Coercion in foster homes is not uncommon
A new report shows that children in foster homes are restrained, locked up, and monitored. Foster parents have different understandings of what they are allowed to do.
“The results from our investigations show that coercion in foster homes is not uncommon. Yet, coercion is a topic that is rarely talked about or is part of the guidance for foster parents,” researcher Esben Olesen at Nordland Research Institute says in a press release (link in Norwegian).
He has led the work on a new report commissioned by the Norwegian Directorate for Children, Youth and Family Affairs (Bufdir), investigating the setting of boundaries and the use of coercion on children in foster care.
“What one actor perceives as normal child-rearing may appear as coercion to others. Among foster parents, we find that they have different understandings of what is allowed or not allowed for them to do when they set boundaries,” Olesen says.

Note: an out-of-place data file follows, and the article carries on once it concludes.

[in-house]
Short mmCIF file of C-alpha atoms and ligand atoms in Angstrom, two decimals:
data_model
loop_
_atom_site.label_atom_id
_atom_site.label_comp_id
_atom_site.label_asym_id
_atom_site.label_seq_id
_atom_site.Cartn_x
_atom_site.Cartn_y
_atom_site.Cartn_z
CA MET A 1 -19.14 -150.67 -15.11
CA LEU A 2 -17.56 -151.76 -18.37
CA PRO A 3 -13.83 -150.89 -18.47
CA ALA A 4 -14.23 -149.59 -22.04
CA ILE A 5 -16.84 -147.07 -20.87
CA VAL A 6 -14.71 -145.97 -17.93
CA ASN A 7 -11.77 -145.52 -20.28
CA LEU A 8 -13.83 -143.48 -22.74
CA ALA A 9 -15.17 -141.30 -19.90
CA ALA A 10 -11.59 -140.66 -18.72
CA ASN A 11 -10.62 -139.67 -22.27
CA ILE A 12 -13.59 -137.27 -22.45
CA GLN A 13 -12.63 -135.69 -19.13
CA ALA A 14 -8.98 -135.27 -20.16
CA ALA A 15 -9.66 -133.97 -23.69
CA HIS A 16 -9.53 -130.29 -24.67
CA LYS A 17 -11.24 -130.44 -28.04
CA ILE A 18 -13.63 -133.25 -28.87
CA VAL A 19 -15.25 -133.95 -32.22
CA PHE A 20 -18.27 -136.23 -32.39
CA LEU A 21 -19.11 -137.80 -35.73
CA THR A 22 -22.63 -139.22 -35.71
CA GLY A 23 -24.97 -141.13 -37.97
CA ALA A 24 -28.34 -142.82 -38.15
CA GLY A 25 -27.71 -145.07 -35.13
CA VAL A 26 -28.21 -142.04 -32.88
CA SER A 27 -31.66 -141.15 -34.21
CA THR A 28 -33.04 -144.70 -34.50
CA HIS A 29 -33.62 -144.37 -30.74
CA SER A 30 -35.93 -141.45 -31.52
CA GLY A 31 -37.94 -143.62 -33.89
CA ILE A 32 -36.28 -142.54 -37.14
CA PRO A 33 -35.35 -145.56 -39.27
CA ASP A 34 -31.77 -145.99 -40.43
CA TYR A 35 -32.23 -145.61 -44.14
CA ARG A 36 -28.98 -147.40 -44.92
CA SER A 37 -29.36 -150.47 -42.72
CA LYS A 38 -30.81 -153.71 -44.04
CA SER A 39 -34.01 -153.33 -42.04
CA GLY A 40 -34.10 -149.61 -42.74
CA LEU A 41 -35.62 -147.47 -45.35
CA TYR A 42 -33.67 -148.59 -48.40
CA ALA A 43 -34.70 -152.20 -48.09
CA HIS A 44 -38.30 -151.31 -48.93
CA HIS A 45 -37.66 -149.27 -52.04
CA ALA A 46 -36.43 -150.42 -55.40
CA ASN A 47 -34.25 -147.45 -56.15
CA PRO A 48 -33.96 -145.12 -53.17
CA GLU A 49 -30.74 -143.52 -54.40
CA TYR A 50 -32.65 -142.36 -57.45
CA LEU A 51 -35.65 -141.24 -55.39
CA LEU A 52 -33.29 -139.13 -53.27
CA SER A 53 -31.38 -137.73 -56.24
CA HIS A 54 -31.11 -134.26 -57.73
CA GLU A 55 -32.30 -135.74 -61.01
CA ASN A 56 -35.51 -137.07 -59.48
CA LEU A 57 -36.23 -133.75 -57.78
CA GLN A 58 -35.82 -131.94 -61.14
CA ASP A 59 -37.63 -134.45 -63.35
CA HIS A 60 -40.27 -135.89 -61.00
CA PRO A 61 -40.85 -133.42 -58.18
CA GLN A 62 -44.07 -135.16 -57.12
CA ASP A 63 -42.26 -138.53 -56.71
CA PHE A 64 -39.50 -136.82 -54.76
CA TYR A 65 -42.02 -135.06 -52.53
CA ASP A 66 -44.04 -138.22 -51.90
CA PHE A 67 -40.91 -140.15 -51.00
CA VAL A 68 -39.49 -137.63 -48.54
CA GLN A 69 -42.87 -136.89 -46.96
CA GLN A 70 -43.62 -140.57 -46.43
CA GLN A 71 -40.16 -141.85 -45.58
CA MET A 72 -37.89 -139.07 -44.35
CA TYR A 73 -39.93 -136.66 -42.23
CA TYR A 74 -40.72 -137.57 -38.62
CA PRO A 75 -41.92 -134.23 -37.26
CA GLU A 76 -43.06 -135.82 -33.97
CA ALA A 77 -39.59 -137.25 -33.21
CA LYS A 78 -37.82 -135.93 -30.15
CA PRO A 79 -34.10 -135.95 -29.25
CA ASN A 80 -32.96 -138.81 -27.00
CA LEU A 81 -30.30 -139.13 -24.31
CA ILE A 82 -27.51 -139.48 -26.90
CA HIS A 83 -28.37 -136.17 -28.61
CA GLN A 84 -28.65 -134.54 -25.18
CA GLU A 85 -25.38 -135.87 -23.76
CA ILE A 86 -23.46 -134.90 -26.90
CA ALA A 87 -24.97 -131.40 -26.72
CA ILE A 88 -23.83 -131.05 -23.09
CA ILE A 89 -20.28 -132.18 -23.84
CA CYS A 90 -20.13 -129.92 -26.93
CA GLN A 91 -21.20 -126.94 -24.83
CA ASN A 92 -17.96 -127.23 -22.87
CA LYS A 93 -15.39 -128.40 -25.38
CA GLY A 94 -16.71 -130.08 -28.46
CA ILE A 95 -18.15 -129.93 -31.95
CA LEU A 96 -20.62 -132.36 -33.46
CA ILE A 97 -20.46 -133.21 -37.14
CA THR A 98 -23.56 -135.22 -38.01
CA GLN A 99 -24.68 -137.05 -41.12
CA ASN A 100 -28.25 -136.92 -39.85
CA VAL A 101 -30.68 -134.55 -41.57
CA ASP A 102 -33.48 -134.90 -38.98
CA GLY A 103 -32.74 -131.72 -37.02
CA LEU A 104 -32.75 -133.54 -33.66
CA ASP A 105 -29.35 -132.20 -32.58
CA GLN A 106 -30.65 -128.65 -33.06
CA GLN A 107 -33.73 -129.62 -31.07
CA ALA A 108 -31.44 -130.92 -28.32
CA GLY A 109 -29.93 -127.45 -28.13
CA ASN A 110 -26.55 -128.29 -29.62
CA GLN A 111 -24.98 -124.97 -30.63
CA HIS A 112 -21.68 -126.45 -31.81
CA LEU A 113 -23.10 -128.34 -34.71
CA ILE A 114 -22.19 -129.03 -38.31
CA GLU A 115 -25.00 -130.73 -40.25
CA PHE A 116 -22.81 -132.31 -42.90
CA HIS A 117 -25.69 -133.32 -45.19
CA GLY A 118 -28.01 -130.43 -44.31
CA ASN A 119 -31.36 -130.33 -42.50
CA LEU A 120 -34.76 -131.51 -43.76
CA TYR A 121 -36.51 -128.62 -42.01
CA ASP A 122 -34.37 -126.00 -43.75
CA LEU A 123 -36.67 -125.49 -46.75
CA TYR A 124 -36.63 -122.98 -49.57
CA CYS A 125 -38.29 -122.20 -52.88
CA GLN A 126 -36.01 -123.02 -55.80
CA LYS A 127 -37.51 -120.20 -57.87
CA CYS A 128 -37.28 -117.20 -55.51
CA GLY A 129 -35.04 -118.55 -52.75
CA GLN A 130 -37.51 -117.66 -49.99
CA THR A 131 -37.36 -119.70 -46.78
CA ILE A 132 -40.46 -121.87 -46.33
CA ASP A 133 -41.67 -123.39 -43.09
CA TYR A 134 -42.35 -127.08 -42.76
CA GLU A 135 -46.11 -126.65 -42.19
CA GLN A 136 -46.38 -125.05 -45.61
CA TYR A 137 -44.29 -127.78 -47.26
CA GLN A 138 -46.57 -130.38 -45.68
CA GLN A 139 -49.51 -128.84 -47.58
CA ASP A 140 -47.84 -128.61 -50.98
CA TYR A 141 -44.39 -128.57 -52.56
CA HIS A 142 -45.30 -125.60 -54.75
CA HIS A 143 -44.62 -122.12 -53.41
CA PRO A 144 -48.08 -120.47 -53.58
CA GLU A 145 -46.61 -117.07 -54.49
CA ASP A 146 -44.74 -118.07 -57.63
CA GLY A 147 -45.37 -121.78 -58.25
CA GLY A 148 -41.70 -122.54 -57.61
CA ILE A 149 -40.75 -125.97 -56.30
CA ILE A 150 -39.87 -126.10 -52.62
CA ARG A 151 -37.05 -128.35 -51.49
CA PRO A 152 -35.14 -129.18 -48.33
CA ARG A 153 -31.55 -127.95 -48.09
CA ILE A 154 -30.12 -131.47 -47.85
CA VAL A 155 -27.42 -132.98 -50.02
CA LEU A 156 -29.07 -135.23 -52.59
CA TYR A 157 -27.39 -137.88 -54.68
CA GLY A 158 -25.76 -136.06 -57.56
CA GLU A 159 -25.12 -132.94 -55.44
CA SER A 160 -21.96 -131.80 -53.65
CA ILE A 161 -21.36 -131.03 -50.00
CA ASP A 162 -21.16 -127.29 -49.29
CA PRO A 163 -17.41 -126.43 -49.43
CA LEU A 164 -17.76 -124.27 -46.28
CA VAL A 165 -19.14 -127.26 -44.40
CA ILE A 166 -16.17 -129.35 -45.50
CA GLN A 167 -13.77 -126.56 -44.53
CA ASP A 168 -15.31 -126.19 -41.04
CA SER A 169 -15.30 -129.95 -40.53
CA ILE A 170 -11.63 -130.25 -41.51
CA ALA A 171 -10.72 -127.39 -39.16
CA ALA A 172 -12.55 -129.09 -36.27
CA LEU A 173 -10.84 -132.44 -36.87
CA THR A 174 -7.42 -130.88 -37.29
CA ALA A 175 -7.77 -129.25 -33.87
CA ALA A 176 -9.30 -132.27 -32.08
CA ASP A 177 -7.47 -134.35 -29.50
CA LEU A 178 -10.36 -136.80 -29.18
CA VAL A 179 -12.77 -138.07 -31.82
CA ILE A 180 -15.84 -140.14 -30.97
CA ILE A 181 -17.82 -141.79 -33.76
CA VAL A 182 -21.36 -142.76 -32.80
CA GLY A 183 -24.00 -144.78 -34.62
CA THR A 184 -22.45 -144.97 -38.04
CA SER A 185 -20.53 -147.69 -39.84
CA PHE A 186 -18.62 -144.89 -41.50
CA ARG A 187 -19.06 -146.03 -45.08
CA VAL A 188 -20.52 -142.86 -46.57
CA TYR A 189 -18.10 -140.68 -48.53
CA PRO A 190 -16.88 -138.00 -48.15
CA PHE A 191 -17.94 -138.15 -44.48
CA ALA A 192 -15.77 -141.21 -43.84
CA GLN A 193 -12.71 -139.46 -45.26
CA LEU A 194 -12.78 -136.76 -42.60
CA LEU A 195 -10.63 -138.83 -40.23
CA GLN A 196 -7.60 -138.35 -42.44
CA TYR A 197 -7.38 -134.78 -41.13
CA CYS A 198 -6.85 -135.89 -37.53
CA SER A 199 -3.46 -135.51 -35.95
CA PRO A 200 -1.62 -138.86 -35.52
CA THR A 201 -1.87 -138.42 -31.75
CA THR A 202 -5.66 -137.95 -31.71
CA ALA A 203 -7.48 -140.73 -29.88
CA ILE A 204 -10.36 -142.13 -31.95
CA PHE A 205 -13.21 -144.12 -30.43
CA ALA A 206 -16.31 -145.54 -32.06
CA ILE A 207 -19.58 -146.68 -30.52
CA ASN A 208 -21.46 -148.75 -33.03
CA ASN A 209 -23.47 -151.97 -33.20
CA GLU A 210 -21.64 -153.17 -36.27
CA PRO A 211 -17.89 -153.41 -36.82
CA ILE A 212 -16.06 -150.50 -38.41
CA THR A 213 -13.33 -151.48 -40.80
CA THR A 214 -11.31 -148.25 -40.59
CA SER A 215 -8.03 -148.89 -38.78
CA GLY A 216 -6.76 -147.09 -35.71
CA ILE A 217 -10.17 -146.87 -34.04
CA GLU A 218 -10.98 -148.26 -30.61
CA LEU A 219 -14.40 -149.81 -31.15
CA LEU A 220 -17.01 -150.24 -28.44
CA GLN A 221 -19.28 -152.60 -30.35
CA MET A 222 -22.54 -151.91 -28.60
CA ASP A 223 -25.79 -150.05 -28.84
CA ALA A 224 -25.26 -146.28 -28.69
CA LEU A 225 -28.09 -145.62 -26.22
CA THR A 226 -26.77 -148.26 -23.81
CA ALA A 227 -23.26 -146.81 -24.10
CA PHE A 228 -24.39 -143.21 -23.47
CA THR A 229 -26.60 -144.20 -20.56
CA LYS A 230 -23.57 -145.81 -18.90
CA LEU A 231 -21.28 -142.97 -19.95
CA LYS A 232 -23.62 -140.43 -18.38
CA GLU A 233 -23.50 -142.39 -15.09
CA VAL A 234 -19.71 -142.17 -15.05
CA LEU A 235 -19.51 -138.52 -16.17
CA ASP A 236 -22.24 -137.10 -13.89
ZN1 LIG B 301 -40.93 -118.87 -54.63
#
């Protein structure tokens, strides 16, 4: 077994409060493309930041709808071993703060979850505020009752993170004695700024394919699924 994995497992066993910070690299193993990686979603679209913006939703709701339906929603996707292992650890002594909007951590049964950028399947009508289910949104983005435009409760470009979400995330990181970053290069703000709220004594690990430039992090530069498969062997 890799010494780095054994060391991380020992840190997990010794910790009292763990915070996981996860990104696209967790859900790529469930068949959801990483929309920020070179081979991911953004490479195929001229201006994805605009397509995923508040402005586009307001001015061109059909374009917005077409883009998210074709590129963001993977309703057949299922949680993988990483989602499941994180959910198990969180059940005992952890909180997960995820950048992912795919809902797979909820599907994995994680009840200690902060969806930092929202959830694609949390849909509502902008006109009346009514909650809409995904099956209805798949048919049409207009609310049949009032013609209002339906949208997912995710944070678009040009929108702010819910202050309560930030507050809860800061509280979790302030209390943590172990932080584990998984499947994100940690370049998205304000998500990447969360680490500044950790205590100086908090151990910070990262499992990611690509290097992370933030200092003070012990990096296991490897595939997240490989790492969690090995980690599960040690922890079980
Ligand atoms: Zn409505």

The Norwegian broadcasting corporation NRK (link in Norwegian) writes that the report shows that children in foster homes are restrained, locked up, monitored, and deprived of the opportunity to communicate with the outside world.
Associate Professor Marius Storvik is another of the researchers behind the report. He says that they have also found significant weaknesses in the existing supervisory systems for foster homes.
“This has led to several undesirable events not being detected or addressed in time. The lack of effective supervision puts children's welfare at risk and requires immediate attention,” he tells NRK.
Department Director Anders Sunde at Bufdir says they take the findings about weaknesses with the supervisory personnel seriously and that they will follow up on the results.
Translated by Alette Bjordal Gjellesvik.